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Russia rocked by terrorism before Sochi games

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Rocked by the second suicide bombing in two days killing at least 32 and injuring scores more, 49-year-old Chechen terrorist leader Doku Umarov continues to make good on his promise to sabotage the Sochi Winter Olympics Games beginning Feb. 7, 2014. After a Chechen female suicide bomber detonated her suicide vest packed with shrapnel killing 17 at Volgograd’s train station Dec. 29, another bomber struck the next day during morning rush hour in a crowded commuter train, killing 15 more. Only 400 miles south of Sochi, the twin blasts show that Umarov plans to make good on his promise to disrupt the games. Calling on Islamic terrorists to “do their utmost to derail” the Sochi Olympics, Umarov called the games “dancing on the bones of our ancestors,” referring to Russia’s 90-year control over its Caucasus region in Southern Russia bordering the Caspian Sea.

Detonating two pressure cooker bombs loaded with shrapnel April 15, 2013 at the finish line of the Boston Marathon, Chechen-born Tsarnaev brothers slipped through the cracks in U.S. national security, killing three and injuring more than 250. While there’s no link between the Boston and Volgograd bombings, they are joined by Islamic extremism spreading through Russia’s Caucasus region like the bubonic plague. Recognizing the PR nightmare before the Sochi Games, Russian President Vladimir Putin called for tightened security but knows the slippery nature of Islamic terrorism. When the Soviet Union occupied Afghanistan in 1979, they fought a bloody 10-year guerrilla war against Islamic terrorists, killing more that 15,000 Russian troops. After bleading Russia for nine years, the Berlin Wall came tumbling down Nov. 9, 1989. Two years later, the Soviet Union collapsed.

With all the hubbub about U.S. spying operations from National Security Agency thief Edward Snowden, President Barack Obama should offer Putin U.S. counter-terrorism assistance. When Putin granted Snowden temporary asylum in Russia Aug. 1, it was a backlash against Obama’s decision to support Syrian rebels against Bashar al-Assad. Fighting terrorists is the perfect inroad for the U.S. and Russia to find common ground, not petty disputes over Syria. Putin’s experience with Islamic terrorists in the Caucasus region tells him that al-Assad is preferable to more Islamic regimes. Hitting Volgograd in busy markets or public transportation sows fear into prospective visitors to the Sochi Olympics. When Palestinian Black September struck Munich Olympics Sept. 5, 1972, killing 11 members of the Israeli Olympic team, Islamic extremism hit world scene.

Blaming Mideast politics has been a favorite smokescreen of Osama bin Laden or other Islamic terrorists. While it was easy to blame regional politics in 1972, it’s obvious that Islamic Extremism threatens the Mideast and former Soviet states in the Southern Russia Caucasus region. After Chechen terrorists hit the Boston Marathon April 15, 2013 after unheeded warnings from Russia, it’s time for the U.S. and Russia to find more common ground. U.S. predator drones would be invaluable in helping Russia stamp out the festering plague that’s claimed over 32 lives in 24 hours, threatening the Sochi Winter Olympics. “I think the Russian government has something to fear and that is the potential loss of face, the potential embarrassment to them if this terrorist syndicate is able to pull off one more major terrorist events,” said Christopher Swift, professor of national security at Georgetown University.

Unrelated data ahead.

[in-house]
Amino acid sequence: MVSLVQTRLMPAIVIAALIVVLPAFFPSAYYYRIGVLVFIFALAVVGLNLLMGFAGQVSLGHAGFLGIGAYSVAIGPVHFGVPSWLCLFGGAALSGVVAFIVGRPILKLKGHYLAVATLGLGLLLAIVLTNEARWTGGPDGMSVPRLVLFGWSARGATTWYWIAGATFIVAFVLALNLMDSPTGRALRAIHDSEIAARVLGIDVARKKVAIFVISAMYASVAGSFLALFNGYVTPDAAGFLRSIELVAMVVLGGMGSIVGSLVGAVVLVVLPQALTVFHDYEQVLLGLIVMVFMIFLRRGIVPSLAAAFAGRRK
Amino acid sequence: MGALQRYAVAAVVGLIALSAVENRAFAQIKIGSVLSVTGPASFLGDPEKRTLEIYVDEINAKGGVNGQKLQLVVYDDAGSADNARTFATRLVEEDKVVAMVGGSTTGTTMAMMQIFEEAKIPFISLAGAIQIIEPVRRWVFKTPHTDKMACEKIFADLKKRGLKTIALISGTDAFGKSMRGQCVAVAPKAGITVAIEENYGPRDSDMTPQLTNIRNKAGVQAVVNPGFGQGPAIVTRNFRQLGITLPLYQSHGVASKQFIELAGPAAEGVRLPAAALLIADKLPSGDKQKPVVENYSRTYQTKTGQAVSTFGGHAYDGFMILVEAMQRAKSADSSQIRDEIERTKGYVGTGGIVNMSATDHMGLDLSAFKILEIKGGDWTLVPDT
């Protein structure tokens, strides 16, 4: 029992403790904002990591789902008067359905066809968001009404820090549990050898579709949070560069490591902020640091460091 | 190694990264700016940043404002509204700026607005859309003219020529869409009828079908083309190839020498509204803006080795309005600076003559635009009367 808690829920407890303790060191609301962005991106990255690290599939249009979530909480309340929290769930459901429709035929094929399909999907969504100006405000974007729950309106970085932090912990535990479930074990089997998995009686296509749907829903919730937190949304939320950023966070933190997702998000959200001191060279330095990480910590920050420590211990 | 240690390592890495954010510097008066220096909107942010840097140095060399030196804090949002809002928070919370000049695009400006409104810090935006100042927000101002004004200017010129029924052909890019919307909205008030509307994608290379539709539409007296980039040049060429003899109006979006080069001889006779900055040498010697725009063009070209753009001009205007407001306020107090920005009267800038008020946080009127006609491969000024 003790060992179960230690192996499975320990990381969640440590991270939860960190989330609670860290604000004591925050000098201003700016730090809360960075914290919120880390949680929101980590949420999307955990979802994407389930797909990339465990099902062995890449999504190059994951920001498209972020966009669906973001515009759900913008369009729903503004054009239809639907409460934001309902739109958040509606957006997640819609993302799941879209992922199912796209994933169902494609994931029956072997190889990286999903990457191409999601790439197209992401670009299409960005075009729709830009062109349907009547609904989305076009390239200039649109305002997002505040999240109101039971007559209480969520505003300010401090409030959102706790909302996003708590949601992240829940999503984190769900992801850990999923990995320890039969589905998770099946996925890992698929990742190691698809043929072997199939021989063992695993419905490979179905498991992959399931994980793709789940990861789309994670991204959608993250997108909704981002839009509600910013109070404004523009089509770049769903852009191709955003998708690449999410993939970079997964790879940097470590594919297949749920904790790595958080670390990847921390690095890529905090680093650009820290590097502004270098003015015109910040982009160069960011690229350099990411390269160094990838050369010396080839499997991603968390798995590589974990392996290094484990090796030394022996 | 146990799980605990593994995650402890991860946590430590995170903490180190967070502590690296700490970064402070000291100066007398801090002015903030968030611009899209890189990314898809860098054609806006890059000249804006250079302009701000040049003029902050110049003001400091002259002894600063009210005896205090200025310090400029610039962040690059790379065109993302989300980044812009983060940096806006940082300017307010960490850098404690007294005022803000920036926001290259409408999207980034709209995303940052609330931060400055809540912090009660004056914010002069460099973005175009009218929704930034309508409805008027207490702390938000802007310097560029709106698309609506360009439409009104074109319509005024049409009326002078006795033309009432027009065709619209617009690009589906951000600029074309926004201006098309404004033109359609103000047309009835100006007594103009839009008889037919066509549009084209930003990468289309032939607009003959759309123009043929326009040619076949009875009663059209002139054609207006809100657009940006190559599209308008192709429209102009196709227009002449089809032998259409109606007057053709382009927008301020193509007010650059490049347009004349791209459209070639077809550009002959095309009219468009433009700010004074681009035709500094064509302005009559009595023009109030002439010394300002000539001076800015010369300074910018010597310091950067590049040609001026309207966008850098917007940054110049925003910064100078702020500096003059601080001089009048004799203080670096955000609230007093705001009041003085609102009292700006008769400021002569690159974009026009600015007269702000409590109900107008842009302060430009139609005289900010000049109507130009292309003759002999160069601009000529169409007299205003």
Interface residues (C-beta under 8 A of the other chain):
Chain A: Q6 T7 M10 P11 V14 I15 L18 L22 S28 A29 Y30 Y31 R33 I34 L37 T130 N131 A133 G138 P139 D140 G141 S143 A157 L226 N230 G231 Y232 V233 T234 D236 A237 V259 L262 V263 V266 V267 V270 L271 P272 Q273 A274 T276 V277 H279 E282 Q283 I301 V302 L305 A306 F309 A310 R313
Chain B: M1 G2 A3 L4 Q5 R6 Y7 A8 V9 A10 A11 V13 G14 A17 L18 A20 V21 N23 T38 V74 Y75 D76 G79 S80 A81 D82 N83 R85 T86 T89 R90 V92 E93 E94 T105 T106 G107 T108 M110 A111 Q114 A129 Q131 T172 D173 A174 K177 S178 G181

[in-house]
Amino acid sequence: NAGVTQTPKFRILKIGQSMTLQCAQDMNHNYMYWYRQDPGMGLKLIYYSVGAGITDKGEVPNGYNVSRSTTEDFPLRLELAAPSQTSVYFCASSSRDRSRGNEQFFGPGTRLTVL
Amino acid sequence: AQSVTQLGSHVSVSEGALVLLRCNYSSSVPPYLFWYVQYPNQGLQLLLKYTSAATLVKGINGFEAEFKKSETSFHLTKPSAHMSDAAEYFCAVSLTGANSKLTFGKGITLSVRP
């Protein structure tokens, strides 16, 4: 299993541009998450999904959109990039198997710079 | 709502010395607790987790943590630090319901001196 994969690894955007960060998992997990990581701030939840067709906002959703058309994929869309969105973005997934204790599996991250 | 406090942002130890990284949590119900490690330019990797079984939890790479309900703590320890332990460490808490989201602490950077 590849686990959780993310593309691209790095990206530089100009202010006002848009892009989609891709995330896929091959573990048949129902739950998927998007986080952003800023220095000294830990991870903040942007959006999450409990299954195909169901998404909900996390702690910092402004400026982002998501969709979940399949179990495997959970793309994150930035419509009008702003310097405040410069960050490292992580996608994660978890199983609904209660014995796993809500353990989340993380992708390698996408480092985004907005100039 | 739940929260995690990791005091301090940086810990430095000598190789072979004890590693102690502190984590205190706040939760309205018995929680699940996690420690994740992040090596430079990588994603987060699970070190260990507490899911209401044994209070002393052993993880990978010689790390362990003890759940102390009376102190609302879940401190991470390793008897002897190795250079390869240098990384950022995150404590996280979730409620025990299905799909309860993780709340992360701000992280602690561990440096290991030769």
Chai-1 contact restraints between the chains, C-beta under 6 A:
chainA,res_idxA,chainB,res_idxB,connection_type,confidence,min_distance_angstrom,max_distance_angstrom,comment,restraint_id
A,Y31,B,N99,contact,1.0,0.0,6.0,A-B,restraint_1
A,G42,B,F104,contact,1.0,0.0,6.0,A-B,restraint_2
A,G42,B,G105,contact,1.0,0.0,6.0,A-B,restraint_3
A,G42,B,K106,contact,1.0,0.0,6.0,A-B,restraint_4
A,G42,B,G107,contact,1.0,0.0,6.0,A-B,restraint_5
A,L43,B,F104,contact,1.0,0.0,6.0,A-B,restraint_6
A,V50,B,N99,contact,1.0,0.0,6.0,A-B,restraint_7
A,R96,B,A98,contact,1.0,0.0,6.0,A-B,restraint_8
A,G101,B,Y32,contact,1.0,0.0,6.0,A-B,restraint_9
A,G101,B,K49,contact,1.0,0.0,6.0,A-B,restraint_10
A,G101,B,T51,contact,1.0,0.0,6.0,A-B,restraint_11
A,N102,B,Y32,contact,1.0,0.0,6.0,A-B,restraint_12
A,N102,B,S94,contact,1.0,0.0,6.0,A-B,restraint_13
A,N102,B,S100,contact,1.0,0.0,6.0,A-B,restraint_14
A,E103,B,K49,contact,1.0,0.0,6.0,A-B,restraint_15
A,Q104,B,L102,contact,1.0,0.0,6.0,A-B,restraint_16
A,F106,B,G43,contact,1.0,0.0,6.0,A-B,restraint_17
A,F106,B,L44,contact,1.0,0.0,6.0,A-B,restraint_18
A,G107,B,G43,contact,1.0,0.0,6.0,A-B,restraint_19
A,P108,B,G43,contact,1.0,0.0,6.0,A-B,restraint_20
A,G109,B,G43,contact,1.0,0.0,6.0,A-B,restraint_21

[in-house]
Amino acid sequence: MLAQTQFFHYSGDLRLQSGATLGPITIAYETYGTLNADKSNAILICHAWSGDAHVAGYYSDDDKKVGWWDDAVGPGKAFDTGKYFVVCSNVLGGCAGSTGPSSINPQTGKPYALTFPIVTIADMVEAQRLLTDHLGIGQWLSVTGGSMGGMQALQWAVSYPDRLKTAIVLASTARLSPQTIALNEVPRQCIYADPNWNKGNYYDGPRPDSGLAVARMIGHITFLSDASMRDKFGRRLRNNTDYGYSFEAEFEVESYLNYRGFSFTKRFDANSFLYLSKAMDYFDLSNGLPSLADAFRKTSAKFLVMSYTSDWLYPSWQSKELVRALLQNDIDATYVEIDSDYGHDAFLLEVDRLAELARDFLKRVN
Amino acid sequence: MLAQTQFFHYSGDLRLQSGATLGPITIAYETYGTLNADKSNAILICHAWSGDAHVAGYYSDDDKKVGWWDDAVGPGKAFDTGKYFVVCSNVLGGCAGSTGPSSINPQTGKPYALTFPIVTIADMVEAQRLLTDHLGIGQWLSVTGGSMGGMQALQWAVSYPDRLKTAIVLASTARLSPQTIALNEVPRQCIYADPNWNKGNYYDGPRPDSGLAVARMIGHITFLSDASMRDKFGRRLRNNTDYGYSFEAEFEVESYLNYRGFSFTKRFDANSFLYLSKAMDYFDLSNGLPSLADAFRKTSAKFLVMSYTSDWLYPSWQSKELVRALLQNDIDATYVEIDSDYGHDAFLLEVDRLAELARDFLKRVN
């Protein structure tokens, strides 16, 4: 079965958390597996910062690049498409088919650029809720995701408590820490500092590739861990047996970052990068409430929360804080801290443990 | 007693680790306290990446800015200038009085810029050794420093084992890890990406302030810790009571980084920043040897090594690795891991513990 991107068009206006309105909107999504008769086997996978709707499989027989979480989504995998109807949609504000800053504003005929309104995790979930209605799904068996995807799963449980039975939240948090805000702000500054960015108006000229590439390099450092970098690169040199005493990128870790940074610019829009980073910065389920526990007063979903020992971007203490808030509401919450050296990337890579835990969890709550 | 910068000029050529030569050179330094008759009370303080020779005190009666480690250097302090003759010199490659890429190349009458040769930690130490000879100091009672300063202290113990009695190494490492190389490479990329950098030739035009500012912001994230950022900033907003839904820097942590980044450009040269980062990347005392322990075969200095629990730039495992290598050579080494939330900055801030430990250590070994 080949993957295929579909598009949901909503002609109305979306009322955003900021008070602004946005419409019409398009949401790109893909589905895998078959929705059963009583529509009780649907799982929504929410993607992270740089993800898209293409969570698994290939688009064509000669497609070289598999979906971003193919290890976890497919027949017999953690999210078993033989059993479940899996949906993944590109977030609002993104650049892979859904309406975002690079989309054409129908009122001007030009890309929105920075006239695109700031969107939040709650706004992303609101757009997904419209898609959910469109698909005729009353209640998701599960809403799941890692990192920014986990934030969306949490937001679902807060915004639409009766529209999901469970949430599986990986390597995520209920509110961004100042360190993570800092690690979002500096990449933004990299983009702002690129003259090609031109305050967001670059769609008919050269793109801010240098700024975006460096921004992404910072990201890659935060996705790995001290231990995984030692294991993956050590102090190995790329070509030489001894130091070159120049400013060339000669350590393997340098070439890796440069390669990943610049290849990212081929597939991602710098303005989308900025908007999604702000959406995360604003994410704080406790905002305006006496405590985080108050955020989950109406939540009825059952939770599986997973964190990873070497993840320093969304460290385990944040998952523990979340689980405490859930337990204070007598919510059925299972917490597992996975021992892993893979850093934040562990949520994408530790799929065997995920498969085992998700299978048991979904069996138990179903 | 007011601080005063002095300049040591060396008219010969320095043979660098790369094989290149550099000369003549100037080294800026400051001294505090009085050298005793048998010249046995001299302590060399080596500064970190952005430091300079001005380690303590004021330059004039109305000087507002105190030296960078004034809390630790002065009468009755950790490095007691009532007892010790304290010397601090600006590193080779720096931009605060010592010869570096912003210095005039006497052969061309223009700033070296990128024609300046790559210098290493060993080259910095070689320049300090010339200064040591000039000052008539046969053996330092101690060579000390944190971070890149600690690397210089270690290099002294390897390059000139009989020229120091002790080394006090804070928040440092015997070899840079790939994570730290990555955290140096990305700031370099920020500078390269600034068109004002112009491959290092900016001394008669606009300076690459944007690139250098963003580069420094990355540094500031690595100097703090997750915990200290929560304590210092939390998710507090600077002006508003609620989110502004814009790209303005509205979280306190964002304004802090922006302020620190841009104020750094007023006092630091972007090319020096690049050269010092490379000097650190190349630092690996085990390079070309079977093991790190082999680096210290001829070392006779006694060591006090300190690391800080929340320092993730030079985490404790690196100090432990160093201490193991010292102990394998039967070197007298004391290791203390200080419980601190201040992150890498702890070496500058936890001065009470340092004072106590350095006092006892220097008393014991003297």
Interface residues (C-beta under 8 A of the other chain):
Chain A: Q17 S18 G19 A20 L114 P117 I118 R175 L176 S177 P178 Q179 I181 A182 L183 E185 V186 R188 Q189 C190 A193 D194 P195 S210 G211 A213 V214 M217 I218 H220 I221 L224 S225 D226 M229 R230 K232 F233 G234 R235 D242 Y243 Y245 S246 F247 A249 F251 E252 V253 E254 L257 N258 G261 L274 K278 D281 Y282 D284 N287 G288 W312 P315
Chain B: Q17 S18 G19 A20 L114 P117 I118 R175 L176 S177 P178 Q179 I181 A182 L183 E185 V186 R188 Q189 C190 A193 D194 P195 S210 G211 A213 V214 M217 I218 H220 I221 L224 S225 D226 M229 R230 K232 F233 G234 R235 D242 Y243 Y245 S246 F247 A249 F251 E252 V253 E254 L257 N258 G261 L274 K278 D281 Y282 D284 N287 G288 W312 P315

Watching he twin-blasts in Volgograd, the White House has the perfect chance to mend fences with Moscow. With the flap over Snowden a useless setback, it’s time to help Russia secure Sochi to whatever extent possible. Whatever mistakes the U.S. made in Afghanistan in the ‘80s, it’s now time to show Russia more support in their battle against Islamic extremism. “With these kinds of operations, it’s not the size of the operation that matters—it’s the willingness of people executing the operation to target civilians,” said Swift, referring to the difficult task Russian has between now and the Sochi Olympics. In the years since Sept. 11, the U.S. has learned a lot about preventing terrorism, something more difficult with Russia’s breakaway Caucasus republics. U.S. CIA and Special Forces counter-terrorism operations could greatly assist Putin in stopping Umarov’s terrorist war.

Russian security officials have a gargantuan task of preventing more terrorism at the Sochi Winter Olympics. Lending U.S. counter-terrorism capability—especially the predator drone program—would go along way in protecting Sochi against more possible terror attacks. With some minor glitches since Sept. 11, U.S. officials have done a good job of intercepting terrorist plots before they create widespread mayhem. Redoubling efforts to get Umarov would help Russia secure the Sochi games but, more importantly, repair damaged U.S.-Russian relations. Putin knows that had Snowden worked for Russian Federal Security Services [formerly the KGB], he’d be six-feet-under or sitting in a Siberian prison. Helping Russia secure the Sochi Games would be best diplomacy to redeem past U.S. mistakes, like past U.S. Afghanistan policy, paving the way for better U.S.-Russia cooperation.

About the Author

John M. Curtis writes politically neutral commentary analyzing spin in national and global news. He’s editor of and author of Dodging The Bullet and Operation Charisma.



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